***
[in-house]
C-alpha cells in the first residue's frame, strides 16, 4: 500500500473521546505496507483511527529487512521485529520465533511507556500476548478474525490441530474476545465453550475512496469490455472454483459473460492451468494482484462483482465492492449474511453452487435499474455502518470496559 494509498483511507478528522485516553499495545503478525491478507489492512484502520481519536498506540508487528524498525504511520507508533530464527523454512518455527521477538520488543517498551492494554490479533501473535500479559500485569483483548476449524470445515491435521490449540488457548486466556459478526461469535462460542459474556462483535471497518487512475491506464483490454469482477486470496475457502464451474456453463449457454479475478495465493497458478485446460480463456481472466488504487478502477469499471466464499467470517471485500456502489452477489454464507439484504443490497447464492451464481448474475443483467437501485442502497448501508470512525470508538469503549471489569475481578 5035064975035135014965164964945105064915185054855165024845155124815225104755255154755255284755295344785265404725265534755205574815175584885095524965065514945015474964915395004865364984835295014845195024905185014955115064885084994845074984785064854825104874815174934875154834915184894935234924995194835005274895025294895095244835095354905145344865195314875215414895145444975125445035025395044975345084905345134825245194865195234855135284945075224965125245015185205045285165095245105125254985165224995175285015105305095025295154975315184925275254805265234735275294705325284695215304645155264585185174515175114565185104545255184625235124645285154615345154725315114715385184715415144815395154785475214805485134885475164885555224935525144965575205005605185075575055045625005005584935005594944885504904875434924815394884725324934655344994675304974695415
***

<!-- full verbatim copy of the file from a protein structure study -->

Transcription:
[in-house]
C-alpha cells in the first residue's frame, strides 16, 4: 500500500473521546505496507483511527529487512521485529520465533511507556500476548478474525490441530474476545465453550475512496469490455472454483459473460492451468494482484462483482465492492449474511453452487435499474455502518470496559 494509498483511507478528522485516553499495545503478525491478507489492512484502520481519536498506540508487528524498525504511520507508533530464527523454512518455527521477538520488543517498551492494554490479533501473535500479559500485569483483548476449524470445515491435521490449540488457548486466556459478526461469535462460542459474556462483535471497518487512475491506464483490454469482477486470496475457502464451474456453463449457454479475478495465493497458478485446460480463456481472466488504487478502477469499471466464499467470517471485500456502489452477489454464507439484504443490497447464492451464481448474475443483467437501485442502497448501508470512525470508538469503549471489569475481578 5035064975035135014965164964945105064915185054855165024845155124815225104755255154755255284755295344785265404725265534755205574815175584885095524965065514945015474964915395004865364984835295014845195024905185014955115064885084994845074984785064854825104874815174934875154834915184894935234924995194835005274895025294895095244835095354905145344865195314875215414895145444975125445035025395044975345084905345134825245194865195234855135284945075224965125245015185205045285165095245105125254985165224995175285015105305095025295154975315184925275254805265234735275294705325284695215304645155264585185174515175114565185104545255184625235124645285154615345154725315114715385184715415144815395154785475214805485134885475164885555224935525144965575205005605185075575055045625005005584935005594944885504904875434924815394884725324934655344994675304974695415